Indonesia`s franchise law takes the unusual step that it is an obligation for the franchisee and not for the franchisee to register the franchise agreement and the disclosure statement.67 Non-registration results in the revocation of the franchisee`s business license.68 Franchise licenses between a foreign franchisee and a master`s franchisee are registered with the Ministry of Commerce. while those between a master`s franchisee and sub-franchisees are registered with regional or communal offices. This has significantly reduced the registration time from 150 days to approximately 30 days, as many of the requests are now delegated to the regional offices.69 The use of the word “imposes” and the phrase “substantially associated” follows the approach found in the United States, Australia and Alberta. Interestingly, there is an element of “support”, as defined in the Korean definition, and that master franchise agreements are explicitly included (as in Alberta) to avoid doubt, avoiding the risk found in Lithuania that master franchises do not fall within the definition. Since a franchise agreement is supposed to reflect the uniqueness of each franchise offering and explain the dynamics of the proposed franchise relationship, copying the agreement from another franchise system is probably the biggest mistake a new franchisee can make. If the franchisee is required to obtain supplies from the franchisee, this is generally mentioned, although the Advertising Act may not explicitly mention this, but would fall under the broad title “Obligations of the franchisee”. Canada`s franchise legislation goes even further, as a franchisee must not only disclose whether the franchisee must source exclusively from the franchisee, but also any discounts from its suppliers on products that are thus resold to the franchisee. In addition, full details regarding the franchisee`s personal involvement must be provided if necessary under the franchise agreement (such as in Brazil, Canada, Malaysia and Vietnam, where this is a separate disclosure point). 41 Article 6 of Decree No 35/2006/ND-CP, adopted by the Government to regulate franchising.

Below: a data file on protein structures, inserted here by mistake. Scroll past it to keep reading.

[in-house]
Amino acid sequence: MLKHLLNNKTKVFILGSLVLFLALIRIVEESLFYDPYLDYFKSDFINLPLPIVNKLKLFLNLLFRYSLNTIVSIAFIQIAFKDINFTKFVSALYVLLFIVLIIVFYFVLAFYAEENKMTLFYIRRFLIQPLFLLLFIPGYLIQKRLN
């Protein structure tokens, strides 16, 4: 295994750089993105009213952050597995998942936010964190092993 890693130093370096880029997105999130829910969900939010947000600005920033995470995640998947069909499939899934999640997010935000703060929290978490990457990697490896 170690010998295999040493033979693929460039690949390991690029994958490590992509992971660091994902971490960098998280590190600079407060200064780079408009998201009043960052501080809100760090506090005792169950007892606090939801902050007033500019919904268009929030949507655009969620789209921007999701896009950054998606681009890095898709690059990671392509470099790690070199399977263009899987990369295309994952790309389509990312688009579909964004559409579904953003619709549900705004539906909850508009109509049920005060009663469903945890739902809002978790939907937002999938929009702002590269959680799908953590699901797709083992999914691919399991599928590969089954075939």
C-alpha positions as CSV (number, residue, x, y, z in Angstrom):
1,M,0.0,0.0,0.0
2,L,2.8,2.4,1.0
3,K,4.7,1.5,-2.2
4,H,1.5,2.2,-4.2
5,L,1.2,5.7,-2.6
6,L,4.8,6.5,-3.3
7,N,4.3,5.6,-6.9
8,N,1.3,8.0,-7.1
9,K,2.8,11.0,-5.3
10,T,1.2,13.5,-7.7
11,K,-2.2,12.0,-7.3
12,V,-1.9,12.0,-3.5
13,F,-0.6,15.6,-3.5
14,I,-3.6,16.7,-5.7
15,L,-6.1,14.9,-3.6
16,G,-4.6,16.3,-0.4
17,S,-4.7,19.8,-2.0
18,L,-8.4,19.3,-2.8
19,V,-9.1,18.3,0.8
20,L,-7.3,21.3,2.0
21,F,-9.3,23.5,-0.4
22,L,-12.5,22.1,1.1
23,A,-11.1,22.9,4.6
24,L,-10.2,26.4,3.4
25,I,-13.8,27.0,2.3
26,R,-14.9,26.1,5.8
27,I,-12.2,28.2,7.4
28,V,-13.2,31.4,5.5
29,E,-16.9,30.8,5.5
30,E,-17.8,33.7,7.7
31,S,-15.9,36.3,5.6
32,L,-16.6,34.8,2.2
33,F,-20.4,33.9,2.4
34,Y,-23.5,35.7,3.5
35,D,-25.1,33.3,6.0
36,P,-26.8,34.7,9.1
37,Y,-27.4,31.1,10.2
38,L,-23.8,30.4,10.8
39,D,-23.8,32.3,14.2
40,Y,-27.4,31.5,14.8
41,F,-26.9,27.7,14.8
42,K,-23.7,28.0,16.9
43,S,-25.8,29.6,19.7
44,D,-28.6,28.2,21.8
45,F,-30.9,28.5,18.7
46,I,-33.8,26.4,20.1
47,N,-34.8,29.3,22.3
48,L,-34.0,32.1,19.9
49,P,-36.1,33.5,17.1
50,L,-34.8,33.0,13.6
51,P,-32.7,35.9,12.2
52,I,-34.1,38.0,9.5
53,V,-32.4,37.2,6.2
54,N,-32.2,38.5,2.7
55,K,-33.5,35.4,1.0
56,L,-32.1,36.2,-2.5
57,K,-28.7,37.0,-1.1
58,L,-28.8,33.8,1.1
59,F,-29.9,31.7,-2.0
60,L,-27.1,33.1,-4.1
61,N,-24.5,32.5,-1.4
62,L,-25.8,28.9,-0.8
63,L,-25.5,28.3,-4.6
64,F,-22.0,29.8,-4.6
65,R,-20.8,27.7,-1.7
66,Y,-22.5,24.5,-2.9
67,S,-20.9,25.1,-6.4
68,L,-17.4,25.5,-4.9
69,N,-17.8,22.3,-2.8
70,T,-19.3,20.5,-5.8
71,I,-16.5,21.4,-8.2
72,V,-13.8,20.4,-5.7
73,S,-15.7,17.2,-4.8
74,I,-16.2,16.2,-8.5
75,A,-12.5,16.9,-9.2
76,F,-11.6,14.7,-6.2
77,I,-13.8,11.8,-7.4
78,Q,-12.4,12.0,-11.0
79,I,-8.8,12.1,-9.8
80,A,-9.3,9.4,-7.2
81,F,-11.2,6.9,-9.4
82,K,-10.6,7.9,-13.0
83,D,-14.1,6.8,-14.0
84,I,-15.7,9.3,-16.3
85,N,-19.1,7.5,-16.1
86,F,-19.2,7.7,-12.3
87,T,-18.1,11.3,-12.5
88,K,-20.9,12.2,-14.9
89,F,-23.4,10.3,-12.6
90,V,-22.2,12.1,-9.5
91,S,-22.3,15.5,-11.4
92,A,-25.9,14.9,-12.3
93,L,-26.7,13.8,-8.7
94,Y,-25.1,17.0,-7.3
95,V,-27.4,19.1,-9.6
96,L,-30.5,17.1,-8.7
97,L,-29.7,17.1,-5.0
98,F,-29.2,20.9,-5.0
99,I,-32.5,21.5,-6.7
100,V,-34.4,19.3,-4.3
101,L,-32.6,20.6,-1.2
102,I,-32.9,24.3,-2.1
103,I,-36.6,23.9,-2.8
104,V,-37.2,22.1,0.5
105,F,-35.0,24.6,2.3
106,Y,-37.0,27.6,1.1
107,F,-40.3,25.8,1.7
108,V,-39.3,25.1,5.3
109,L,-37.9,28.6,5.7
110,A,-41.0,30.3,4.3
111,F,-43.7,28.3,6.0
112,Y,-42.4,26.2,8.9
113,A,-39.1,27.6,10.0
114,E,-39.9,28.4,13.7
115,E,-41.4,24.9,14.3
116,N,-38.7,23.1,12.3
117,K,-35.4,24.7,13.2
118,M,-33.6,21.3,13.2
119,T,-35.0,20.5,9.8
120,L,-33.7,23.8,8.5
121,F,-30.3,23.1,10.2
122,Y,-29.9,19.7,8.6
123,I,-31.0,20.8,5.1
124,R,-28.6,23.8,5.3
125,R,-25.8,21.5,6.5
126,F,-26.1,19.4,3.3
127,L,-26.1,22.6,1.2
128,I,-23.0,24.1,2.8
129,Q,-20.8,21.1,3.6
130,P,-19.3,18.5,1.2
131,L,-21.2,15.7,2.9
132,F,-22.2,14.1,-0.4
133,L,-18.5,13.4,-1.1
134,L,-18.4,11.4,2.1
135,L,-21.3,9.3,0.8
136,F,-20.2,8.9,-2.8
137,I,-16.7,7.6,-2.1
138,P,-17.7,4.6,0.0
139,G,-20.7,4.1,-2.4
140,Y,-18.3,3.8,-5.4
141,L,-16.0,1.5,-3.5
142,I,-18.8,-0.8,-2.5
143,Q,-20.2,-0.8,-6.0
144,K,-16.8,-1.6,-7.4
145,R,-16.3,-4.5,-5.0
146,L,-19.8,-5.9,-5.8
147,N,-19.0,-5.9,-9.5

With the exception of U.S., Canadian and Japanese franchise laws, no other disclosure laws mention rights to profits. In Canada and Japan, it is optional for the franchisee to assert such claims in the disclosure document. . . .